UN voices grave concern over humanitarian violations in Libya’s Derna

Derna city in eastern Libya (Photo: Archive – Internet)

Since 2 February, fighting in the old city of Derna intensified, and reportedly resulted in substantial numbers of civilian casualties. While it remains impossible to verify casualty numbers, the UN have received credible reports of the deaths of at least four women and three infants since last Saturday.

On 9 February, the UN received reports that the Khalifa Haftar’s forces had taken over most of the old city, encircling houses which were still occupied.

The same day, the Libyan Red Crescent, on 9 February, recovered three unidentified male corpses from inside the old city.

Unconfirmed reports indicate that up to 30 individuals had been injured, including one woman who was reportedly hit by indiscriminate shelling.

Reports of arbitrary detention have been received- and the Grenada prison is reportedly already hosting some 2,000 individuals from Derna, with local sources reporting that the inmates are being deprived of water and food.

The UN has received multiple reports from different sources that several women and children remain inside the old city of Derna. Women and children, who are trapped inside the old city, and are currently in hiding, continue to lack access to basic services, such as food, water and urgent life-saving medical care for the injured.

There is a real concern that ongoing fighting and continued besiegement of the old city may endanger the lives of more civilians, including women and children. Additional reports were received that several elderly men were inside the old city of Derna, and that many of the fighters were younger than 18 years of age.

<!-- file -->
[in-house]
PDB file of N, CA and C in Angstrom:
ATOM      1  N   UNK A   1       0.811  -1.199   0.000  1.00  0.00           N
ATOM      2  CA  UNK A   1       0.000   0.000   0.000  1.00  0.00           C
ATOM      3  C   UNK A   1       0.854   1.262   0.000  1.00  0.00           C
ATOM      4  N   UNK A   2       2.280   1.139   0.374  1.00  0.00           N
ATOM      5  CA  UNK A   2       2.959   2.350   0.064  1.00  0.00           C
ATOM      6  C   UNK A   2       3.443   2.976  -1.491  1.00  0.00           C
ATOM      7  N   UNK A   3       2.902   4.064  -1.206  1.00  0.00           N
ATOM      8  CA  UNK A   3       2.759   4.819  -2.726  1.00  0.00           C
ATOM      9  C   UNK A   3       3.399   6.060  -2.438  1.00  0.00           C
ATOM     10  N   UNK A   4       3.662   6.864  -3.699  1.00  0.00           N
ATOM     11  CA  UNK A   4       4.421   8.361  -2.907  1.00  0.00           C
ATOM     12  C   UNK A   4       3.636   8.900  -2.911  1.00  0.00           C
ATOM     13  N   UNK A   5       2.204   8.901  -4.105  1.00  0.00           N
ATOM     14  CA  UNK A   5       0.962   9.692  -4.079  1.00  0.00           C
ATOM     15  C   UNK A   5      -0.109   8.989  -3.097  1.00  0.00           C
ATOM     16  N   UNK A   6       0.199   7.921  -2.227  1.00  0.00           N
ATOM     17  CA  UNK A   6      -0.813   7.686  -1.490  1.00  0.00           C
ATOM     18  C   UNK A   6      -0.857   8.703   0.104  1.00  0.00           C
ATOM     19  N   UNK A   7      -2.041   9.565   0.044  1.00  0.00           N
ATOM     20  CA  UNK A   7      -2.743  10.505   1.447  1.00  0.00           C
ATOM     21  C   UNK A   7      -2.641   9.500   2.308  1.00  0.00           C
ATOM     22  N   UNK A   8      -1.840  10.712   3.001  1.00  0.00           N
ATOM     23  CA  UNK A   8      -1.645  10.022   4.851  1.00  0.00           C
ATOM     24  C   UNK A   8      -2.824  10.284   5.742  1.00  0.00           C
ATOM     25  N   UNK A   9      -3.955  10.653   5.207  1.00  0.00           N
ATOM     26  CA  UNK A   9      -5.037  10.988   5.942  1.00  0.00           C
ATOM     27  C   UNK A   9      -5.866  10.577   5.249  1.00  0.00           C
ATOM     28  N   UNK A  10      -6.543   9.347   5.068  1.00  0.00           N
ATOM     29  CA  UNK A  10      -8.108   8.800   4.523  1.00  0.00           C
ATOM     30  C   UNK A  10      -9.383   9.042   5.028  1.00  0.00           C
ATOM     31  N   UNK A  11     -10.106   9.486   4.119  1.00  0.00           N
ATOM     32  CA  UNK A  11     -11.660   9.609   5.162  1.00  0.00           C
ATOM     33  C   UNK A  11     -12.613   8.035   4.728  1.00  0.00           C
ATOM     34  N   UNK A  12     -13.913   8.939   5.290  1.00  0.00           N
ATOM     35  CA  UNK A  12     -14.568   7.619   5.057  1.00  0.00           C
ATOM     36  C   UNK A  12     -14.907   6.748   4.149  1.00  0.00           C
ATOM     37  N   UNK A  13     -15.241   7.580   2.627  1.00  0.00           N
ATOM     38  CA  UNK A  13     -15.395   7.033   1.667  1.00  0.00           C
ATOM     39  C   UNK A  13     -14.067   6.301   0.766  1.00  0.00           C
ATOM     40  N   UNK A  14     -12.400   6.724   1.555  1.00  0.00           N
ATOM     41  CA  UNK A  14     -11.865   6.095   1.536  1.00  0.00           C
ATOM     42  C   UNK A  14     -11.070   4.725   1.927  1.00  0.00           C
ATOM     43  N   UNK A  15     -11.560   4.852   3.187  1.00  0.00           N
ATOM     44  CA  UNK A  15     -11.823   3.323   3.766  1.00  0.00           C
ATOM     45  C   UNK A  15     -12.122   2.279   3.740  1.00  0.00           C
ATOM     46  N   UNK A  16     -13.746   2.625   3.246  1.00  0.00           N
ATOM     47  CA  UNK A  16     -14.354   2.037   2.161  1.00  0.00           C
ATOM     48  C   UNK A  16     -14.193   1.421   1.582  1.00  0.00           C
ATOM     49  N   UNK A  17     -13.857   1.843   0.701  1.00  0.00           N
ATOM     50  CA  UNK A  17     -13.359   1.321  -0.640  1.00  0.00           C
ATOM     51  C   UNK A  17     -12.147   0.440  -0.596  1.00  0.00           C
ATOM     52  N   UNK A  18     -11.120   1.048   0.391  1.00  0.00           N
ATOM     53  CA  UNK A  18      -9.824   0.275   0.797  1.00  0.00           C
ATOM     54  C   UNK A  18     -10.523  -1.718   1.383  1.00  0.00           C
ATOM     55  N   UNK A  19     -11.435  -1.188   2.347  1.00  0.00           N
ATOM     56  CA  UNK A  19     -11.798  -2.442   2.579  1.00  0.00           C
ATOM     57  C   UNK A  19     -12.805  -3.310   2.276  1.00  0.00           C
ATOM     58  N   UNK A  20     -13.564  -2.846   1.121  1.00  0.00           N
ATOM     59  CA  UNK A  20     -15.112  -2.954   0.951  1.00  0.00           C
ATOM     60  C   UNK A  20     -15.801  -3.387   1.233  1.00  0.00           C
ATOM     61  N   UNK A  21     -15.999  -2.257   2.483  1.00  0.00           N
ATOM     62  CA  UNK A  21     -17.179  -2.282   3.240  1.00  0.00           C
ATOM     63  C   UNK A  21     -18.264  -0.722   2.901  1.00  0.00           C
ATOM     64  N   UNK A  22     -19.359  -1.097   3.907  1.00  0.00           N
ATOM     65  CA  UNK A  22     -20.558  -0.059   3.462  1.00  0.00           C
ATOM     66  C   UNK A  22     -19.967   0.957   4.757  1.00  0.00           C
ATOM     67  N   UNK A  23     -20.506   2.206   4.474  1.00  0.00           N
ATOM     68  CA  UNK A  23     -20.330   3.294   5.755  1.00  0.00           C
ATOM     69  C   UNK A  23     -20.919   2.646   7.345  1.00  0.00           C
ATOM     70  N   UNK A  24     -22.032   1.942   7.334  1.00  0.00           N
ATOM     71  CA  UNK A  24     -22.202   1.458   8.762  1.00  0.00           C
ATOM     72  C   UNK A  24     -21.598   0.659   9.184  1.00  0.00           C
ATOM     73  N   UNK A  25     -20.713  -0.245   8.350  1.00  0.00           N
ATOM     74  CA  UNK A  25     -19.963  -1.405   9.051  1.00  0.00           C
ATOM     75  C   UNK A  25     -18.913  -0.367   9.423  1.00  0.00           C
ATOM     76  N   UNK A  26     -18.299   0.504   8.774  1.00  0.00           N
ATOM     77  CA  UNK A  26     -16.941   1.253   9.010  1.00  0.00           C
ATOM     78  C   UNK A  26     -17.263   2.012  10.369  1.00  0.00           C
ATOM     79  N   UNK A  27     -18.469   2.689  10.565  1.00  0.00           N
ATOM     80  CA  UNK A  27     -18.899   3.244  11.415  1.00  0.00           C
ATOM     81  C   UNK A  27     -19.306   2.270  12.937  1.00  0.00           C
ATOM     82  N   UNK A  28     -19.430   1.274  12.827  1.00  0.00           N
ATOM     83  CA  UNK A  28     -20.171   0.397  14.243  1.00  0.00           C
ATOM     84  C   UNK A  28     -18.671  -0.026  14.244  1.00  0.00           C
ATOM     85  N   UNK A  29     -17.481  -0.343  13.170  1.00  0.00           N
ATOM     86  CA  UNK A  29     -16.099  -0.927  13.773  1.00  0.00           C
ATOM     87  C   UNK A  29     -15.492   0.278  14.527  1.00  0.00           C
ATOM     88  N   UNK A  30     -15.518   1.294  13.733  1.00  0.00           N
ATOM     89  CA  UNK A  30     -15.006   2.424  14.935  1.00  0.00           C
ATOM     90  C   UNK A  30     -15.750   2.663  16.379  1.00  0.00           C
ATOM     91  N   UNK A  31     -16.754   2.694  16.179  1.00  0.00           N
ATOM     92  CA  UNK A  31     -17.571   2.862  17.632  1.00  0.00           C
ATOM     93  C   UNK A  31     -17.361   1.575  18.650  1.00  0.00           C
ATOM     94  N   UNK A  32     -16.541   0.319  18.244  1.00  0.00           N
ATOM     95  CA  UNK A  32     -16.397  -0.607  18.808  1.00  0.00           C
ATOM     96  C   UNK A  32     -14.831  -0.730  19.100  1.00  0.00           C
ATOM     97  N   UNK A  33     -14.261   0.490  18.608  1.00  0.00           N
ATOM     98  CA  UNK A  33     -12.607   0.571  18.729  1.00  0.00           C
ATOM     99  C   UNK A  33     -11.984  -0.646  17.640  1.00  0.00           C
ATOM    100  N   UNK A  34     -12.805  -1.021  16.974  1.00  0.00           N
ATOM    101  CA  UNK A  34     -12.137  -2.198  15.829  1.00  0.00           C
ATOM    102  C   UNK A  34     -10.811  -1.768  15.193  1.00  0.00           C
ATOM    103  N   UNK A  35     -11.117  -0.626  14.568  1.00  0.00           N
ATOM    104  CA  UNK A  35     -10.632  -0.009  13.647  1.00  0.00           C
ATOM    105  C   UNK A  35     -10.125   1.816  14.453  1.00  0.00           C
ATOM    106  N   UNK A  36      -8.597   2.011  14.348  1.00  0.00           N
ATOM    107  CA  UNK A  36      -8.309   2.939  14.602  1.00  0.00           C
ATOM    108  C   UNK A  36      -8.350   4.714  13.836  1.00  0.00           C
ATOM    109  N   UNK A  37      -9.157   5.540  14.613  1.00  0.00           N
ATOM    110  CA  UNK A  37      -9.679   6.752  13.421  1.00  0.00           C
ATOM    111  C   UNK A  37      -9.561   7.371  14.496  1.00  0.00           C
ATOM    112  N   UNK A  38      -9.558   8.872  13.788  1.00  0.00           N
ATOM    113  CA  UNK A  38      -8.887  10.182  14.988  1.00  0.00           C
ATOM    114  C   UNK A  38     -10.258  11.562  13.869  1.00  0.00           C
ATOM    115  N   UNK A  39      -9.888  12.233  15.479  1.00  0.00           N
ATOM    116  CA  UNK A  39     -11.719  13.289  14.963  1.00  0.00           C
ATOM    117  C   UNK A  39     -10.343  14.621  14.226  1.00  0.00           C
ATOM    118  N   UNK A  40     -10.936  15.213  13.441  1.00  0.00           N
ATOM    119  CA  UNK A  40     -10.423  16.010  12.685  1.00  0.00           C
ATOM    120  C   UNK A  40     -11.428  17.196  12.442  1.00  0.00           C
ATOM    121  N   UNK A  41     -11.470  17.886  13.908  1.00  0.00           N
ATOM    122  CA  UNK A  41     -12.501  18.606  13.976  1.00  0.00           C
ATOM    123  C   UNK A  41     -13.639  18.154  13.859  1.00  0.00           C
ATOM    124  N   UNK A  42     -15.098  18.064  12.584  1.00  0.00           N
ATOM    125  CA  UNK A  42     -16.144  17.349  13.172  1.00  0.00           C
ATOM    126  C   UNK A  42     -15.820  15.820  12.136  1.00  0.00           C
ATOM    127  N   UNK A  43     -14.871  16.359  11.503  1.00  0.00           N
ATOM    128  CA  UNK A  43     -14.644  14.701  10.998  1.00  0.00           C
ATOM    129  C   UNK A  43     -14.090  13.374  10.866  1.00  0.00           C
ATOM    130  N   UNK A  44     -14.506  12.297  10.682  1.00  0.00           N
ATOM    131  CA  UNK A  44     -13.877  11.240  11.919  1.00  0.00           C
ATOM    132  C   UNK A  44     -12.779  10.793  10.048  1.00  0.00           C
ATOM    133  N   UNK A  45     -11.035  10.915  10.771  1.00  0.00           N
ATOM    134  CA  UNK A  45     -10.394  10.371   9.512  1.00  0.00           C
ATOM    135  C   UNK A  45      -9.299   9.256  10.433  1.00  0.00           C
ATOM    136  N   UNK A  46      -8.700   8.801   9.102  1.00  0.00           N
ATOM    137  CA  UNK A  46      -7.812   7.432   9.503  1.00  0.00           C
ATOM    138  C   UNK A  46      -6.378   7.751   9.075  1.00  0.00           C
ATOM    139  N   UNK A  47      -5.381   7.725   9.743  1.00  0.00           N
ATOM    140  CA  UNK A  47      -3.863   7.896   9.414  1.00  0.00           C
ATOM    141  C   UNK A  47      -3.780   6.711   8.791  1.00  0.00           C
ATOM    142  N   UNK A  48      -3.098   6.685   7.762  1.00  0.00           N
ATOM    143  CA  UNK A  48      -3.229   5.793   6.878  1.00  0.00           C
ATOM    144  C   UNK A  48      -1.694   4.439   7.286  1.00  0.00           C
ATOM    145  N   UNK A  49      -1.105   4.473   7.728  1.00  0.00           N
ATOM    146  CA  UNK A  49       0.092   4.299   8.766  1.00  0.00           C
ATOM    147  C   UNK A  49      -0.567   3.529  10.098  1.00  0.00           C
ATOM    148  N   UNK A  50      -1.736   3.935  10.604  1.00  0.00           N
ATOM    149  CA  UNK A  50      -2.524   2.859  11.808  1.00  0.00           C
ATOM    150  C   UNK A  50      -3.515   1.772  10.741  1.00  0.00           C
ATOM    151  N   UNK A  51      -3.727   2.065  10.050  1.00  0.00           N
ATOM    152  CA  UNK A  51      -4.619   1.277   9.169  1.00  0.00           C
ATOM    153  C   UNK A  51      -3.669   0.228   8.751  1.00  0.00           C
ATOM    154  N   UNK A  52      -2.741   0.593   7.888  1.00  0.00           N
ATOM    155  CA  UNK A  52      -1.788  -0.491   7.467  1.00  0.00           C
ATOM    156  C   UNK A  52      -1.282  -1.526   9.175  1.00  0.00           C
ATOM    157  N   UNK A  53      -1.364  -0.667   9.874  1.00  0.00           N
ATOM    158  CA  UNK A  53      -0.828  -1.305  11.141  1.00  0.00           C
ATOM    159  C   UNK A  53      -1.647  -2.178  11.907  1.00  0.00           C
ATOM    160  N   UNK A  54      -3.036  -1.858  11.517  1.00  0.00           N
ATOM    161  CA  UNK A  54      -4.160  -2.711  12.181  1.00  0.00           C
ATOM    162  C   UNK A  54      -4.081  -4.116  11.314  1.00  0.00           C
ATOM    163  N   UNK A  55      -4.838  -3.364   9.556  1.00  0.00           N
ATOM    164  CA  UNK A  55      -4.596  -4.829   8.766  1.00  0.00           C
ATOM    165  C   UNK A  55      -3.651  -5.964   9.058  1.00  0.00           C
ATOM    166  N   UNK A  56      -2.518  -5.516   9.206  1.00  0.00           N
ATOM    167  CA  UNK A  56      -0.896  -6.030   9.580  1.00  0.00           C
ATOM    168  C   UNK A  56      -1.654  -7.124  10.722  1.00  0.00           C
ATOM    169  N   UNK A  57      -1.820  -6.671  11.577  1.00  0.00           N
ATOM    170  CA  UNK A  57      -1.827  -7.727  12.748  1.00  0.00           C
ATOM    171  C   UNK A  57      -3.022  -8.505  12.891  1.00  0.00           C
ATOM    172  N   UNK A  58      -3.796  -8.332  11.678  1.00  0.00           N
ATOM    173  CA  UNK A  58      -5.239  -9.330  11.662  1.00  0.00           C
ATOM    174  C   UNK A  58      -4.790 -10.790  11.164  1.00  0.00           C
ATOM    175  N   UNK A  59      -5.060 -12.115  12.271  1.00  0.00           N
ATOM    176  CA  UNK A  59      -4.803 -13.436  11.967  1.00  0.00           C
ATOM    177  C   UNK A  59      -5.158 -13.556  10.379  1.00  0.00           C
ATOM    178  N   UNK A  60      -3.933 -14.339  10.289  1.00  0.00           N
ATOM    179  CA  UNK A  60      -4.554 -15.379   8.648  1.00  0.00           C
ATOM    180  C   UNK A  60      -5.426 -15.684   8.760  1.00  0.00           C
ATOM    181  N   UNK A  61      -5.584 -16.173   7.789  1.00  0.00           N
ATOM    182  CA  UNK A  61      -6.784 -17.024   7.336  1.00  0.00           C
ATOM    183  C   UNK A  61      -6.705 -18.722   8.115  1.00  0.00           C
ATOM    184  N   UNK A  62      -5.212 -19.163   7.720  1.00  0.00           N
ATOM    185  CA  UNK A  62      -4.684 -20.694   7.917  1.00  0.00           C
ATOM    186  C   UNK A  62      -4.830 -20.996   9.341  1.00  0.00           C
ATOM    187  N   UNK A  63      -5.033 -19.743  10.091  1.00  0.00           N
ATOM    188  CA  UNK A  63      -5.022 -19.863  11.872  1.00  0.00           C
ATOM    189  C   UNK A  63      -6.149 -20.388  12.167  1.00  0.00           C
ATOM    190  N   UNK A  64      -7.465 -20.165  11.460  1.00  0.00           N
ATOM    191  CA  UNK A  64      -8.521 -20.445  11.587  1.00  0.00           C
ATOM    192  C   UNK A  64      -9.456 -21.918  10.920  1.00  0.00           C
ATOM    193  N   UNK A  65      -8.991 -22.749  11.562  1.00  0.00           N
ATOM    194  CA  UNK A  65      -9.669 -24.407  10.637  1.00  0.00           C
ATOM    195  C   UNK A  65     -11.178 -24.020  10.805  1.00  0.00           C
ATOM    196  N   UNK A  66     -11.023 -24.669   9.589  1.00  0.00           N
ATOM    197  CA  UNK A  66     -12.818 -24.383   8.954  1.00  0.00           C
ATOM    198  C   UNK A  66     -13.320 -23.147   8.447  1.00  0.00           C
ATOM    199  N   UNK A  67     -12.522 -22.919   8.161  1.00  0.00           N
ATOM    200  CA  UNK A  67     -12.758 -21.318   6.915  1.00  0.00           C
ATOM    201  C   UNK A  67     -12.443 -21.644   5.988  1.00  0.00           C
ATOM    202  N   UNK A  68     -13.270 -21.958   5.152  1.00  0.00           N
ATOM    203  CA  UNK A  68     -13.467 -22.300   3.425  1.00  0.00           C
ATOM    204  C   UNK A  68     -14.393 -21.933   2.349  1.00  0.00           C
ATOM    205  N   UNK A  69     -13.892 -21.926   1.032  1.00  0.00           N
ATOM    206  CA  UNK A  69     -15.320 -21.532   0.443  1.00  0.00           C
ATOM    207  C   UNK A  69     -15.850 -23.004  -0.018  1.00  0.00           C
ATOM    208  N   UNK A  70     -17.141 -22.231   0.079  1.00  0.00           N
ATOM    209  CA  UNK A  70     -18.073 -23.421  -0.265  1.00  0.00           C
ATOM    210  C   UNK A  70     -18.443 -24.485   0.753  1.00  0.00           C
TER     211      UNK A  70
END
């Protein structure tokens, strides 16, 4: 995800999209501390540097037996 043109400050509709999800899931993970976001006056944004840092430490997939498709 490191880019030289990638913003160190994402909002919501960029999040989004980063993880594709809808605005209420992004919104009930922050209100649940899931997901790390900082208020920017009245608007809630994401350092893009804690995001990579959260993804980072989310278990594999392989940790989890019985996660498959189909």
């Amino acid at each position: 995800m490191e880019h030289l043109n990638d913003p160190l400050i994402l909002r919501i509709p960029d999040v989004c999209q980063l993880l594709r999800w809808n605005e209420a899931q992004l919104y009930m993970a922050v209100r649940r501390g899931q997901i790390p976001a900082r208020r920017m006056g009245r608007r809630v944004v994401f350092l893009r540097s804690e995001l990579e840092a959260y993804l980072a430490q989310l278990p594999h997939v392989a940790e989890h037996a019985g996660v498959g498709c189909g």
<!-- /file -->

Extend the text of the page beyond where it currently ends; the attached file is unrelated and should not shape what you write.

The UN urges all parties to the conflict to respect and adhere to their obligations under International Humanitarian Law and Human Rights Law, and take all measures to protect civilians and civilian facilities.

The UN continues to call for unconditional, unimpeded and sustained humanitarian access to the affected civilians in the old city.

Violence has also been escalating in southern Libya, where, since mid-January, Khalifa Haftar’s forces-affiliated groups have been steadily advancing.

While fighting in the south of Libya continues to escalate, most battles to date remain localised and are taking place in areas away from the southern population centres.

Nevertheless, as per WHO, some four civilian deaths and 31 civilian injuries have been recorded in both Muzruq and Obari since the beginning of February.

Additionally, reports were received that some 250 individuals (50 families) left Murzuq towards the north, with safe passage reportedly facilitated through the Khalifa Haftar’s forces, who on 8 February also declared a no-fly zone for the southern region.

Further small-scale displacement has been reported from central Murzuq city to the down town areas of the city.

Although displacement numbers have been kept at bay, the situation remains volatile and the situation had the potential to escalate further, which increases the possibility of the conflict to affect civilians.

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